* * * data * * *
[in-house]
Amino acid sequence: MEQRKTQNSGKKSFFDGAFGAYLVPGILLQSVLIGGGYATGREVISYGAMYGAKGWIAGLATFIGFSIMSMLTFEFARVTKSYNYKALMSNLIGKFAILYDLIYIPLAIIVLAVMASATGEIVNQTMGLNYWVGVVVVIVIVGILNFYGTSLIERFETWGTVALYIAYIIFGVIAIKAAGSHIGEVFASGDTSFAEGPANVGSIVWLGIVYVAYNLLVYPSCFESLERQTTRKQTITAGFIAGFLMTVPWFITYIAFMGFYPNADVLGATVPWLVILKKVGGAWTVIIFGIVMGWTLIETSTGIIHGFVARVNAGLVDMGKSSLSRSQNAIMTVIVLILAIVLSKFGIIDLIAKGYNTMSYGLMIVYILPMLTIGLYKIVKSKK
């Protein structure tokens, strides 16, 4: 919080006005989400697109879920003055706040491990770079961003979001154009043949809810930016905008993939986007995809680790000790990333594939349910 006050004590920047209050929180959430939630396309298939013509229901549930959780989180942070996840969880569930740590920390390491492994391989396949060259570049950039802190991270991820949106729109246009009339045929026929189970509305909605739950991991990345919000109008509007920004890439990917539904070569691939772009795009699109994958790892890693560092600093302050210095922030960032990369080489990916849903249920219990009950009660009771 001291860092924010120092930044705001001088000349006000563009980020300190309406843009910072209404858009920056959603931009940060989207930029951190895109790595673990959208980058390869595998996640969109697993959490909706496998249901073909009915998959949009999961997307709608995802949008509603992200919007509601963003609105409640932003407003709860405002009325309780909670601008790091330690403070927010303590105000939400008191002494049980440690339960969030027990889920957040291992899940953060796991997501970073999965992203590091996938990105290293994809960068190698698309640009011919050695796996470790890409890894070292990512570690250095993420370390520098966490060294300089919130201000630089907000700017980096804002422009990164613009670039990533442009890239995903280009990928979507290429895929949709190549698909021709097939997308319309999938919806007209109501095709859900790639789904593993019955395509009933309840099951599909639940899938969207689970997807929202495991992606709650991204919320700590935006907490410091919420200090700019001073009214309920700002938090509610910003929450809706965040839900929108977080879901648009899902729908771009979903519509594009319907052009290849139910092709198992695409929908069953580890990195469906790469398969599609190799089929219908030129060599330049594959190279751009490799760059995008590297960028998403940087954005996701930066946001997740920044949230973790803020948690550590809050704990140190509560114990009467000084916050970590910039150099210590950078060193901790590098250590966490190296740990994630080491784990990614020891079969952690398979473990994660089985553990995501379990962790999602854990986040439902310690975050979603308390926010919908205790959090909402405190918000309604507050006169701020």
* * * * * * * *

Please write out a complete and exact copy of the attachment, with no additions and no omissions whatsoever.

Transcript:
[in-house]
Amino acid sequence: MEQRKTQNSGKKSFFDGAFGAYLVPGILLQSVLIGGGYATGREVISYGAMYGAKGWIAGLATFIGFSIMSMLTFEFARVTKSYNYKALMSNLIGKFAILYDLIYIPLAIIVLAVMASATGEIVNQTMGLNYWVGVVVVIVIVGILNFYGTSLIERFETWGTVALYIAYIIFGVIAIKAAGSHIGEVFASGDTSFAEGPANVGSIVWLGIVYVAYNLLVYPSCFESLERQTTRKQTITAGFIAGFLMTVPWFITYIAFMGFYPNADVLGATVPWLVILKKVGGAWTVIIFGIVMGWTLIETSTGIIHGFVARVNAGLVDMGKSSLSRSQNAIMTVIVLILAIVLSKFGIIDLIAKGYNTMSYGLMIVYILPMLTIGLYKIVKSKK
């Protein structure tokens, strides 16, 4: 919080006005989400697109879920003055706040491990770079961003979001154009043949809810930016905008993939986007995809680790000790990333594939349910 006050004590920047209050929180959430939630396309298939013509229901549930959780989180942070996840969880569930740590920390390491492994391989396949060259570049950039802190991270991820949106729109246009009339045929026929189970509305909605739950991991990345919000109008509007920004890439990917539904070569691939772009795009699109994958790892890693560092600093302050210095922030960032990369080489990916849903249920219990009950009660009771 001291860092924010120092930044705001001088000349006000563009980020300190309406843009910072209404858009920056959603931009940060989207930029951190895109790595673990959208980058390869595998996640969109697993959490909706496998249901073909009915998959949009999961997307709608995802949008509603992200919007509601963003609105409640932003407003709860405002009325309780909670601008790091330690403070927010303590105000939400008191002494049980440690339960969030027990889920957040291992899940953060796991997501970073999965992203590091996938990105290293994809960068190698698309640009011919050695796996470790890409890894070292990512570690250095993420370390520098966490060294300089919130201000630089907000700017980096804002422009990164613009670039990533442009890239995903280009990928979507290429895929949709190549698909021709097939997308319309999938919806007209109501095709859900790639789904593993019955395509009933309840099951599909639940899938969207689970997807929202495991992606709650991204919320700590935006907490410091919420200090700019001073009214309920700002938090509610910003929450809706965040839900929108977080879901648009899902729908771009979903519509594009319907052009290849139910092709198992695409929908069953580890990195469906790469398969599609190799089929219908030129060599330049594959190279751009490799760059995008590297960028998403940087954005996701930066946001997740920044949230973790803020948690550590809050704990140190509560114990009467000084916050970590910039150099210590950078060193901790590098250590966490190296740990994630080491784990990614020891079969952690398979473990994660089985553990995501379990962790999602854990986040439902310690975050979603308390926010919908205790959090909402405190918000309604507050006169701020």